A 2000-year-old olive oil mill has been unearthed by archaeologists in the ancient city of Tripolis on the Meander, near modern-day Yenicekent, South-West Turkey.
Researchers of the Pamukkale University’s Archeology Department and Tripolis Excavation Committee led by Bahadır Duman uncovered remains of the building during excavations of an ancient city’s agora. The mill room is said to measure 3.5 meters, with a stone press measuring 50 centimetres in diameter which was used to crush the olives. Additionally, fifty columns were raised during the restoration of the agora, clearing the centre area where the mill was discovered. According to the archaeologists this discovery shows that in the past the region of Lydia was rich in olive cultivation. Tripolis on the Meander (Tripolis ad Meandrum) was also known as Neapolis, Apollonia, and Antoninopolis. It was located on the borders of Phrygia, Caria and Lydia, on the northern bank of the upper course of the Maeander. The city lived its time of splendour during the Roman Period. After the 2nd century CE a new period of construction work begun in the city and new public buildings such as city gates, streets, baths, stadiums, theatres and council halls were built.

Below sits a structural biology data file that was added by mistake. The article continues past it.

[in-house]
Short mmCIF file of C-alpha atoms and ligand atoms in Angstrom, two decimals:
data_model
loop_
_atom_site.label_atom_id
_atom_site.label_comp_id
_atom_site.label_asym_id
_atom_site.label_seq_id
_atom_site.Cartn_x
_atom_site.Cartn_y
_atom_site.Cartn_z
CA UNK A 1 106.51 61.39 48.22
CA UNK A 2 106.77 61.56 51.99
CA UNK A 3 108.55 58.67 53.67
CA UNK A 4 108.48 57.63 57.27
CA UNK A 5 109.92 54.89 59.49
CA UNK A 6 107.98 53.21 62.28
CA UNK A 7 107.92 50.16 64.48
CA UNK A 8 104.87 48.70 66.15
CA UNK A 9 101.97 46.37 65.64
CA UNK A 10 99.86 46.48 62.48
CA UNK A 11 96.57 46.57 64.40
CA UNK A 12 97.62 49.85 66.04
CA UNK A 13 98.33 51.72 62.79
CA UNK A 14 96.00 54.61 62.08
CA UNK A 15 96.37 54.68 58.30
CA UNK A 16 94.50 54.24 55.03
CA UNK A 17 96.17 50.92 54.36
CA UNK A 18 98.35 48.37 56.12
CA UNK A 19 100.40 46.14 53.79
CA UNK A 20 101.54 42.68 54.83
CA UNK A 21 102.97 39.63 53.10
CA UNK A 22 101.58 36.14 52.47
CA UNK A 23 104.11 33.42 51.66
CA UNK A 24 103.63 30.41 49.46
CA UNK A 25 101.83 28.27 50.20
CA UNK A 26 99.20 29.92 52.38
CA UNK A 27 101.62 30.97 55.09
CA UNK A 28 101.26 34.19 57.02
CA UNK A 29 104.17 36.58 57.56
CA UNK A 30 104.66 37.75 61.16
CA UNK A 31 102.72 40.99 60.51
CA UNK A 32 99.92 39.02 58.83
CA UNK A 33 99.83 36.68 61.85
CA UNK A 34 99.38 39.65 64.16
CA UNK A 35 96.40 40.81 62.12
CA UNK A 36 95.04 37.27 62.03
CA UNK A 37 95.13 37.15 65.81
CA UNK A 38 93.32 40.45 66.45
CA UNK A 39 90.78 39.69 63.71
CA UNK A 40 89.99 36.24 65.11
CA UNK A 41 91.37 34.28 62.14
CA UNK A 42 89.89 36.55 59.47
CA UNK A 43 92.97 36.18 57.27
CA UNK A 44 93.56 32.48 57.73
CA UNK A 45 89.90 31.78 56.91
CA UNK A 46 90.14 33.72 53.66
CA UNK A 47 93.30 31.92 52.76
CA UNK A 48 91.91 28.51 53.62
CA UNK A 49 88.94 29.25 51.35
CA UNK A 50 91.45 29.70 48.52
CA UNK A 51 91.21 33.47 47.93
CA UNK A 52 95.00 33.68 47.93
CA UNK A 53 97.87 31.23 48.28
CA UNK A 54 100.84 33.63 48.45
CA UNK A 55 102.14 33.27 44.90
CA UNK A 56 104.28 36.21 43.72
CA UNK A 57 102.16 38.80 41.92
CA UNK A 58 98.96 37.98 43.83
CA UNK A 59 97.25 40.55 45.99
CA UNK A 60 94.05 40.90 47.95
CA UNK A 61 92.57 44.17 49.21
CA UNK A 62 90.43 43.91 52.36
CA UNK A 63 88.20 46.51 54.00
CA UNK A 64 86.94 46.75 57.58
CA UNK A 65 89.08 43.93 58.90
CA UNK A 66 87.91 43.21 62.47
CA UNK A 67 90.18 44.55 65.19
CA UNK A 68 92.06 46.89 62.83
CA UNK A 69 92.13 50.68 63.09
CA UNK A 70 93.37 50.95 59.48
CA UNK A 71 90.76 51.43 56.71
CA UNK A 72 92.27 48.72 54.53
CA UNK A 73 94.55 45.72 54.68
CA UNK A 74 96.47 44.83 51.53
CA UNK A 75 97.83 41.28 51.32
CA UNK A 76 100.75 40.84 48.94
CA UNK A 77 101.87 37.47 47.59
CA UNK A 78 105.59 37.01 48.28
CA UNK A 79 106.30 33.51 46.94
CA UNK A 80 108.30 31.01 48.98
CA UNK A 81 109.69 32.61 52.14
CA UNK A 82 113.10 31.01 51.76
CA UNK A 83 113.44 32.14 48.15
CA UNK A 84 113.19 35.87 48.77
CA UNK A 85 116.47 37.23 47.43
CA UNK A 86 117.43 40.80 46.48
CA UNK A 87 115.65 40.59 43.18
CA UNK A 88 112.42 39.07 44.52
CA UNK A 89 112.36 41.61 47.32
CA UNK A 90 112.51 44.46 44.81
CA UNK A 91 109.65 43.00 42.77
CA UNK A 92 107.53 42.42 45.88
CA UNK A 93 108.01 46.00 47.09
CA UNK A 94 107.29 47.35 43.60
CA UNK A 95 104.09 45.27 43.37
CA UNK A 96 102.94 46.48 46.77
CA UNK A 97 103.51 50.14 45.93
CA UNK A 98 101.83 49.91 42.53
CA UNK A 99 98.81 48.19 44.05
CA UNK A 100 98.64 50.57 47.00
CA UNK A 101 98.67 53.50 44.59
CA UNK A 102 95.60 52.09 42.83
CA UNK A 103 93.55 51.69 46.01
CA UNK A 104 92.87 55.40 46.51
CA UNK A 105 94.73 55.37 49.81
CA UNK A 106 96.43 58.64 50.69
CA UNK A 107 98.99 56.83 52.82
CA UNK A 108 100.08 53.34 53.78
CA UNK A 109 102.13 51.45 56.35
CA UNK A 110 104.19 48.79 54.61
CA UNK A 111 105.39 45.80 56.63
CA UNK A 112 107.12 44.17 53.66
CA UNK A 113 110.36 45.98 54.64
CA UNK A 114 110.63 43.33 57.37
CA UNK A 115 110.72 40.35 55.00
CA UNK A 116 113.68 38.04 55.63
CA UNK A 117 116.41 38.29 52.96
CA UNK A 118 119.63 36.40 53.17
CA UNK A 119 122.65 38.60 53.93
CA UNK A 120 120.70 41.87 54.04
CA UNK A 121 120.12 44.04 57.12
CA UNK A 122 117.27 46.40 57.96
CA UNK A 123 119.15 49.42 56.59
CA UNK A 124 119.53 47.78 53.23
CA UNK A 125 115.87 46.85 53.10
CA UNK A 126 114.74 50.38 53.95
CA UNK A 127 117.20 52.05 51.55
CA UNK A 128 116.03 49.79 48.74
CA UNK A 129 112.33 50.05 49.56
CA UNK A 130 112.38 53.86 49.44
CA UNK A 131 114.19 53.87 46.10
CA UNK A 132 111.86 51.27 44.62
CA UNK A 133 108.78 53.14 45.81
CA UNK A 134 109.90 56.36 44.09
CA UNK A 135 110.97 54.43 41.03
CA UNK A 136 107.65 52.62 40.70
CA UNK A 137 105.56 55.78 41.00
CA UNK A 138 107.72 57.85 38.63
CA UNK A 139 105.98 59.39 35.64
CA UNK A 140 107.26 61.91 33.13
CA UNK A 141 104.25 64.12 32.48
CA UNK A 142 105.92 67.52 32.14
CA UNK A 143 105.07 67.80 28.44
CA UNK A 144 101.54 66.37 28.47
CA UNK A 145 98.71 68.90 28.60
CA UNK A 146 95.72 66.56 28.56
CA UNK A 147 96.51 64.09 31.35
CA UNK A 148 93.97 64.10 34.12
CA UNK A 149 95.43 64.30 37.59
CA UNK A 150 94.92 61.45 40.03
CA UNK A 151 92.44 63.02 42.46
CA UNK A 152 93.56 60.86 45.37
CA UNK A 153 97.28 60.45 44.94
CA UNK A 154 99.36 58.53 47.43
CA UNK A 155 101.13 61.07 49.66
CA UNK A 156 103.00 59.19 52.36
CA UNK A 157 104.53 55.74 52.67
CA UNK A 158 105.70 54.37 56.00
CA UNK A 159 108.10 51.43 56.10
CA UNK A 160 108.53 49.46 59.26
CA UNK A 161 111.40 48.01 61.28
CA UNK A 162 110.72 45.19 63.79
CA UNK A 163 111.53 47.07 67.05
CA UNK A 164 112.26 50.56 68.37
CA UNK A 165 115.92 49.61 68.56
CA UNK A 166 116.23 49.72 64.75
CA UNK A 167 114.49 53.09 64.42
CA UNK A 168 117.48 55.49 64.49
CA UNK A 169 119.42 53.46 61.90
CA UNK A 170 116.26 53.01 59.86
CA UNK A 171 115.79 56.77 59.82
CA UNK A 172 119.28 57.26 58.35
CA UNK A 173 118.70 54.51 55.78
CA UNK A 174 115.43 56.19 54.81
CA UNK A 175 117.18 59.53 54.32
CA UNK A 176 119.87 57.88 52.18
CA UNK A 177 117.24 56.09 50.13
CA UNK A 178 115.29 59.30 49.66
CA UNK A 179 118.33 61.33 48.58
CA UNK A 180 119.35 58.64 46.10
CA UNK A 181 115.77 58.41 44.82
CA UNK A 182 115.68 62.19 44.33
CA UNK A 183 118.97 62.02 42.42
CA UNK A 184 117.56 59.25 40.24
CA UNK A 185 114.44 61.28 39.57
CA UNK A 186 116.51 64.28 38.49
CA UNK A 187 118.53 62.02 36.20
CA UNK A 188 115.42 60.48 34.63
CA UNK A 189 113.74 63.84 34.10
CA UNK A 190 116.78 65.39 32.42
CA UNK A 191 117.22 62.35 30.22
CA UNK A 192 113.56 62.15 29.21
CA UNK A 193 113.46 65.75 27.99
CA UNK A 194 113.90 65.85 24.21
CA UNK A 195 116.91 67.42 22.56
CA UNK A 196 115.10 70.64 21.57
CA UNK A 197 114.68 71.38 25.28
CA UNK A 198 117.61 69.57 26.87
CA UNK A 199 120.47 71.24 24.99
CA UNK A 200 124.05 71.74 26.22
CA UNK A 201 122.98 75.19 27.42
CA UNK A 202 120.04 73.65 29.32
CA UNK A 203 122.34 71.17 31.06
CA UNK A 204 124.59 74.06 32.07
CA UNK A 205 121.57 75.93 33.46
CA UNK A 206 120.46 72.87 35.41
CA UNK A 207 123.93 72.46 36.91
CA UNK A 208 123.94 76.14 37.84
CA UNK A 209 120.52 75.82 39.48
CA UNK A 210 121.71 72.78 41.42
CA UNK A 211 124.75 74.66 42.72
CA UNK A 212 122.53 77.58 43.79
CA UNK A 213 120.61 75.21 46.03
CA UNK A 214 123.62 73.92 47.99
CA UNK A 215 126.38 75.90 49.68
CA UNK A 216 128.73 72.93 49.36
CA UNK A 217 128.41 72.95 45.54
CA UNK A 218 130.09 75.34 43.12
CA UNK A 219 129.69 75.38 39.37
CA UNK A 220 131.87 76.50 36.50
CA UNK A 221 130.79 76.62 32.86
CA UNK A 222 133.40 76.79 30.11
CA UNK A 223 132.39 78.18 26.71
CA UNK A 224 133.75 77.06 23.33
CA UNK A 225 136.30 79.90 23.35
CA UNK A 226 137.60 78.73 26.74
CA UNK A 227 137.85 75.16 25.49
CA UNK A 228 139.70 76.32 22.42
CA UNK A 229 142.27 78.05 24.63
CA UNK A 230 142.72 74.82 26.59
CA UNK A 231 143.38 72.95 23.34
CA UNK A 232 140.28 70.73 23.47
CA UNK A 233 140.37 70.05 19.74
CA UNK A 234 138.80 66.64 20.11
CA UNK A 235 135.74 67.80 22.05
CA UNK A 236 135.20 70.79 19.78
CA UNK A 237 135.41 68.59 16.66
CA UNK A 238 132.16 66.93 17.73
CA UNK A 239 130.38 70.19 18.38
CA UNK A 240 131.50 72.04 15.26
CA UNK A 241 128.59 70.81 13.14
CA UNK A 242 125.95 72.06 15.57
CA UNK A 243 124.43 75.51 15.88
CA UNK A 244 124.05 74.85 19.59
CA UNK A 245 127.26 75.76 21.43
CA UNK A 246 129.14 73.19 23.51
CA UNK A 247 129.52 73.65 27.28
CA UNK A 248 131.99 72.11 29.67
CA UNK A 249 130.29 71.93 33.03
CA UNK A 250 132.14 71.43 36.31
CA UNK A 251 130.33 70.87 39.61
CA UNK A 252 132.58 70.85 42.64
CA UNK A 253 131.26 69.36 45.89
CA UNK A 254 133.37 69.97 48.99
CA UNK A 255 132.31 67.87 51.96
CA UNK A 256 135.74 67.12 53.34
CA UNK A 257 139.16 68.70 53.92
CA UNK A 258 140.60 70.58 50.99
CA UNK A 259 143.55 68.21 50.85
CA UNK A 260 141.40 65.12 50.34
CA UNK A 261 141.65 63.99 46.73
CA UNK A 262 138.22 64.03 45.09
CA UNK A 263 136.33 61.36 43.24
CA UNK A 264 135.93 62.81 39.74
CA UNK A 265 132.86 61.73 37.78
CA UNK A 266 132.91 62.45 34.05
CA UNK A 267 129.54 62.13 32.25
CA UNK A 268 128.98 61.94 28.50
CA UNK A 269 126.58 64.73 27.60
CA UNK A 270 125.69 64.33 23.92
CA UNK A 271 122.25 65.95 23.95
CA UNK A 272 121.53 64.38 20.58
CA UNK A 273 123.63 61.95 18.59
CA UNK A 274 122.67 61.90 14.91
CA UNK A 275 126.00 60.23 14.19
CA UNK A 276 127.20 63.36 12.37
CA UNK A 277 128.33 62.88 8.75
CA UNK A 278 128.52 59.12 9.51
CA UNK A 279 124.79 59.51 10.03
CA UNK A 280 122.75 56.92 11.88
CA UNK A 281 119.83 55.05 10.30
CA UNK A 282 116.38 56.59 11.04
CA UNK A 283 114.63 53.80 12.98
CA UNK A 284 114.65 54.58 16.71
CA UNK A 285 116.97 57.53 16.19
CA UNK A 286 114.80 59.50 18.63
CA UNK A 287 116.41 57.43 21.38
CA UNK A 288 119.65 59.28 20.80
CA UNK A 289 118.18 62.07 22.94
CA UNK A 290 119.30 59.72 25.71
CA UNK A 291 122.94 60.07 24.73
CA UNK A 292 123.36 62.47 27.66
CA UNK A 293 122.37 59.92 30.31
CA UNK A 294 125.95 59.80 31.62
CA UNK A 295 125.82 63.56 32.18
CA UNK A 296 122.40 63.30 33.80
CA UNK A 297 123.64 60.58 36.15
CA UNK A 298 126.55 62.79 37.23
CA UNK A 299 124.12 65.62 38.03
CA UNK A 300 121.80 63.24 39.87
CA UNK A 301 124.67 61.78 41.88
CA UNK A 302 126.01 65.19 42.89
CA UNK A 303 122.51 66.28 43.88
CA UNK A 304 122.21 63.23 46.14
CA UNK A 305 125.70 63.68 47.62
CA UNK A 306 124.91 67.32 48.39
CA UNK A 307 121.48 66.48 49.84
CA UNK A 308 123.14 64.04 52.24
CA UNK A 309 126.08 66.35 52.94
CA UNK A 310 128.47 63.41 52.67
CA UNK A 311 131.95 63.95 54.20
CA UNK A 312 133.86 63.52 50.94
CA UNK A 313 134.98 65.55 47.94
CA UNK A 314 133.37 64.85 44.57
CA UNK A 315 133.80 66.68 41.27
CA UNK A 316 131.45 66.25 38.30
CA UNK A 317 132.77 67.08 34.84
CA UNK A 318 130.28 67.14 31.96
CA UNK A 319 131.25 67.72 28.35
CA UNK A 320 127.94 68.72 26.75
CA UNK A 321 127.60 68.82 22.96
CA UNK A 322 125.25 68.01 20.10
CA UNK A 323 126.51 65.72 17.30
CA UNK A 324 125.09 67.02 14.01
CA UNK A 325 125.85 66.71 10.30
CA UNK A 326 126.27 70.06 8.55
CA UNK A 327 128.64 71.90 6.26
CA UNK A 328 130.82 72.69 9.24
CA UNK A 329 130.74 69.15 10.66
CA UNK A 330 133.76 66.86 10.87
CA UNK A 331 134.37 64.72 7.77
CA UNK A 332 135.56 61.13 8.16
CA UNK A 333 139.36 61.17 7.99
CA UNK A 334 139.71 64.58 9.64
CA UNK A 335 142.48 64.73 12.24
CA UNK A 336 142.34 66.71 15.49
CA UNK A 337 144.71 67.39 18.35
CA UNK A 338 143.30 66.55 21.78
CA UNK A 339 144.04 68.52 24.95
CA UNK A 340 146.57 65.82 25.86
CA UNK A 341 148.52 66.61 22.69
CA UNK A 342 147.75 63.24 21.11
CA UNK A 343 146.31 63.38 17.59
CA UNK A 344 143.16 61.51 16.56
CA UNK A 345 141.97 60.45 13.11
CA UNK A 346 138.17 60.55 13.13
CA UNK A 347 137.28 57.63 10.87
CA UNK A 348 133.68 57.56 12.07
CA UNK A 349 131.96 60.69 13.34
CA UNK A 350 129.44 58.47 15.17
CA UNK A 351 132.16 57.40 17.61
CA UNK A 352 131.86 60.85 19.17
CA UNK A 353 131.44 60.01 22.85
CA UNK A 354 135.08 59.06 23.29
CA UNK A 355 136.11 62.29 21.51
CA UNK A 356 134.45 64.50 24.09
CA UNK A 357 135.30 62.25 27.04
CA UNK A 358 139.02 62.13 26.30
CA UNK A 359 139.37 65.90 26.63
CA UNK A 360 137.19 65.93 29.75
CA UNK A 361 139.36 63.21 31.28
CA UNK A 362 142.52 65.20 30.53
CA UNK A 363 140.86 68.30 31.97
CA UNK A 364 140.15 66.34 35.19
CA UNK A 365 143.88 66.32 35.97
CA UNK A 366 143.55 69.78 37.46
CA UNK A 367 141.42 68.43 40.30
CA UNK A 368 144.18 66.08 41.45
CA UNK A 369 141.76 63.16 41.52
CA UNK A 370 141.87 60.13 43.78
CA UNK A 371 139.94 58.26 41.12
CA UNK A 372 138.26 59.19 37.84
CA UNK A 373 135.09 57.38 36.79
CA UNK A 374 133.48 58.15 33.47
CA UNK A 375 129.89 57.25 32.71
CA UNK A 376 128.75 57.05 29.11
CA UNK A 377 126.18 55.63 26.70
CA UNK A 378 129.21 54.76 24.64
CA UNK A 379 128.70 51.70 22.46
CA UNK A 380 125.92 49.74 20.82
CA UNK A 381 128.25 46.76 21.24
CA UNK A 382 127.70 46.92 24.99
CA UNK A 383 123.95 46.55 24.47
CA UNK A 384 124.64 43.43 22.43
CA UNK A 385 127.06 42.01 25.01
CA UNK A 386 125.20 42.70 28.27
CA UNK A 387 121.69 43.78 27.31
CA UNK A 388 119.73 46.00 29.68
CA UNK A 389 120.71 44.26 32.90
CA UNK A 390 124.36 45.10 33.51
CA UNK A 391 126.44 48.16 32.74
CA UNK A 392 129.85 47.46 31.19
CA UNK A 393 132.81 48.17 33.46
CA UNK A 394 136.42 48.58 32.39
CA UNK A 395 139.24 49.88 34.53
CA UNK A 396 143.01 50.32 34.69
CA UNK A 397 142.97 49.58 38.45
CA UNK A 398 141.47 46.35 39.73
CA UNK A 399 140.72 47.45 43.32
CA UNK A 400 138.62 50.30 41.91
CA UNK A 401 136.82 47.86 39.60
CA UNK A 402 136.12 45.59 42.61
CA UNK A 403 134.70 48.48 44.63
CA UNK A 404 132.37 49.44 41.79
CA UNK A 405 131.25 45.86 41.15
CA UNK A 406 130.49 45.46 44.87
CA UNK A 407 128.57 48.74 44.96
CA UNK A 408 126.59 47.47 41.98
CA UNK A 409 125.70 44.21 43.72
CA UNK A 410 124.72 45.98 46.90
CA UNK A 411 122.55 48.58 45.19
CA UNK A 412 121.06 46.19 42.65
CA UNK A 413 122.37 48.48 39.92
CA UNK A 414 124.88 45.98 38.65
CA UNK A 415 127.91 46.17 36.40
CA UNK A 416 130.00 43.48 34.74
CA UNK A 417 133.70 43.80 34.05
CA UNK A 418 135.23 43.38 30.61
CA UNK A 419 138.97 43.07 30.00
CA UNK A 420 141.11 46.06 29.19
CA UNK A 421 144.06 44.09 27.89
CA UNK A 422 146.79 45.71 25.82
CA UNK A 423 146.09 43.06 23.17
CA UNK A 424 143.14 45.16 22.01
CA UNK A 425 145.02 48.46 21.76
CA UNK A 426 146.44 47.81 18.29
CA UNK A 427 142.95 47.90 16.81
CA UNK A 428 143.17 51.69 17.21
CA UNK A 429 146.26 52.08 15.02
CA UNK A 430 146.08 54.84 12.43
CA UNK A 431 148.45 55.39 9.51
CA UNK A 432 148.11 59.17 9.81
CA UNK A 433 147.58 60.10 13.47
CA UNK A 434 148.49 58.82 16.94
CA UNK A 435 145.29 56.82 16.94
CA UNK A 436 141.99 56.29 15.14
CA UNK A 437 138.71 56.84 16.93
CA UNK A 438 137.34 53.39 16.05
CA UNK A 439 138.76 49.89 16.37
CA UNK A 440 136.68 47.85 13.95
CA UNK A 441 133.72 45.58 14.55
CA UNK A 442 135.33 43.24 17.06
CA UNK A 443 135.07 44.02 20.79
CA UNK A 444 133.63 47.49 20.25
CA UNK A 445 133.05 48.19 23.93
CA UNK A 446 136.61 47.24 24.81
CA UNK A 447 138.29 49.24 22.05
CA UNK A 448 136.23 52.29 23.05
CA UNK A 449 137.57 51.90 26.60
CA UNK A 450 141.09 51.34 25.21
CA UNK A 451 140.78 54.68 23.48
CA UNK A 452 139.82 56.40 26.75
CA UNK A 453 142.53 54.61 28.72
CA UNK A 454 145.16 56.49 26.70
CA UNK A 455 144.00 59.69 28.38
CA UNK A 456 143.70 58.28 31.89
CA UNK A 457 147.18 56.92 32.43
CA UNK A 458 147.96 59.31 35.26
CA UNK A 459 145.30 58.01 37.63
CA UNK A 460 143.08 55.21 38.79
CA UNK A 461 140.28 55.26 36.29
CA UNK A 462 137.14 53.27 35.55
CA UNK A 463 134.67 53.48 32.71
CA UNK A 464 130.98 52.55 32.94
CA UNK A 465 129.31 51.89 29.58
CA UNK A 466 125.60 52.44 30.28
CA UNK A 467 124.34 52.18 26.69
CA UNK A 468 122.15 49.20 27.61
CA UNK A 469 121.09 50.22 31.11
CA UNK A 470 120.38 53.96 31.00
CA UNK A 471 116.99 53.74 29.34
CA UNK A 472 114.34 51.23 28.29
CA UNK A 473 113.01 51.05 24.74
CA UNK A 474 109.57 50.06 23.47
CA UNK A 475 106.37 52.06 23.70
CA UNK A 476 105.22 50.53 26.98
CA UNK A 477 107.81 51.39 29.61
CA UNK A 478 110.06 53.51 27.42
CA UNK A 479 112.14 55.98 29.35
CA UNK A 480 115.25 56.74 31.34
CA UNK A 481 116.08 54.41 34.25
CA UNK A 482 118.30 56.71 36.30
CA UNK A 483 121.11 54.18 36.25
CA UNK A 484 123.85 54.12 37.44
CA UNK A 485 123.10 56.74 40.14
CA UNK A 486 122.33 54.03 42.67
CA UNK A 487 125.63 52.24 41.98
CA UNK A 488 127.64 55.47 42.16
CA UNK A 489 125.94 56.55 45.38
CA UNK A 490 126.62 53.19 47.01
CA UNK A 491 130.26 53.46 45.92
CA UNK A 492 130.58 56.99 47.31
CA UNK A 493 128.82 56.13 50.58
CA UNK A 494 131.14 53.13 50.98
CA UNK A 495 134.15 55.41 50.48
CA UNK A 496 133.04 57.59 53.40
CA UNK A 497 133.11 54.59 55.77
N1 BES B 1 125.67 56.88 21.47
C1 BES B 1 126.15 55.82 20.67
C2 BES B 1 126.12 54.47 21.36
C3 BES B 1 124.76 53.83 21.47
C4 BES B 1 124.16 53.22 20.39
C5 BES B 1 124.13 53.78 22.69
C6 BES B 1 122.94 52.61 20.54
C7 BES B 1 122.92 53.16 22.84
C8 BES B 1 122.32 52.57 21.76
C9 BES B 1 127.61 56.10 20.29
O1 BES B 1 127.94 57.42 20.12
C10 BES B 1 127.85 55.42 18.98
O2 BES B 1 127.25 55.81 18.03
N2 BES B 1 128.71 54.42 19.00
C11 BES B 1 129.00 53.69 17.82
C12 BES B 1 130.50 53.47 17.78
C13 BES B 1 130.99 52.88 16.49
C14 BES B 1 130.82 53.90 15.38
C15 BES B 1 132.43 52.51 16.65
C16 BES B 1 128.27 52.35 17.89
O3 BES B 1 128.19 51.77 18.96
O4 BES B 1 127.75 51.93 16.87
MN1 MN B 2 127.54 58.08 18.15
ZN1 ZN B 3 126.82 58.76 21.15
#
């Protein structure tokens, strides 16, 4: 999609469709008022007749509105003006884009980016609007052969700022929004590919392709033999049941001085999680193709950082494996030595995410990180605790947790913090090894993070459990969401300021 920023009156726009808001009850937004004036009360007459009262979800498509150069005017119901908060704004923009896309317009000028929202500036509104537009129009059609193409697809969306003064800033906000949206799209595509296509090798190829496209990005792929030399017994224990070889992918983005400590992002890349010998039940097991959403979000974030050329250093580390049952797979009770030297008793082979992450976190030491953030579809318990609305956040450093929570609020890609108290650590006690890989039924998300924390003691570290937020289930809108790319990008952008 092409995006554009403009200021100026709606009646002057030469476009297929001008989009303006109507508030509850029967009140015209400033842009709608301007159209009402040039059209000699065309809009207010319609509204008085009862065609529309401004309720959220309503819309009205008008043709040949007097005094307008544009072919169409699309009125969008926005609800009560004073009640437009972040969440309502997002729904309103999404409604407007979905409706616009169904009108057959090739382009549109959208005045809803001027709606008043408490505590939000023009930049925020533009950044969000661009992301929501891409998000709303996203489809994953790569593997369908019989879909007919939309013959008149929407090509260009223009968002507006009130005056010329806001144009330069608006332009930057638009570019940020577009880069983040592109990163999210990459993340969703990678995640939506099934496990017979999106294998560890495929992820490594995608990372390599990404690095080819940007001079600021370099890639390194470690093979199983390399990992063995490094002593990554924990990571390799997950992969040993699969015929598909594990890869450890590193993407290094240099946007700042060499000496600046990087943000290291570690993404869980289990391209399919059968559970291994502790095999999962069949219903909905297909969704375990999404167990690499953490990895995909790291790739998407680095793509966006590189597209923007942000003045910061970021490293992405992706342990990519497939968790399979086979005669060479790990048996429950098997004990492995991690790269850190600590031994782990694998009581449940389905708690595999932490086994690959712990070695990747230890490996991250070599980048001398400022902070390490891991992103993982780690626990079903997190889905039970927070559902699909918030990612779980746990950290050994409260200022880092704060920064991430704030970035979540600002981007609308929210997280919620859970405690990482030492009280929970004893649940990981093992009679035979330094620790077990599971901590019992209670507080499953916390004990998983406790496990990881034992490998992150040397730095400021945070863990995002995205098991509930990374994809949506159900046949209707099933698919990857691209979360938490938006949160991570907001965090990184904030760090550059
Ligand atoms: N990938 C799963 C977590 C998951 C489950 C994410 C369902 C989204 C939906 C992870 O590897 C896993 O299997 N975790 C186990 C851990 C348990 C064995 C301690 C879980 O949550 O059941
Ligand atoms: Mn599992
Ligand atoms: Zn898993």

(after DHA Photo & Daily Sabah)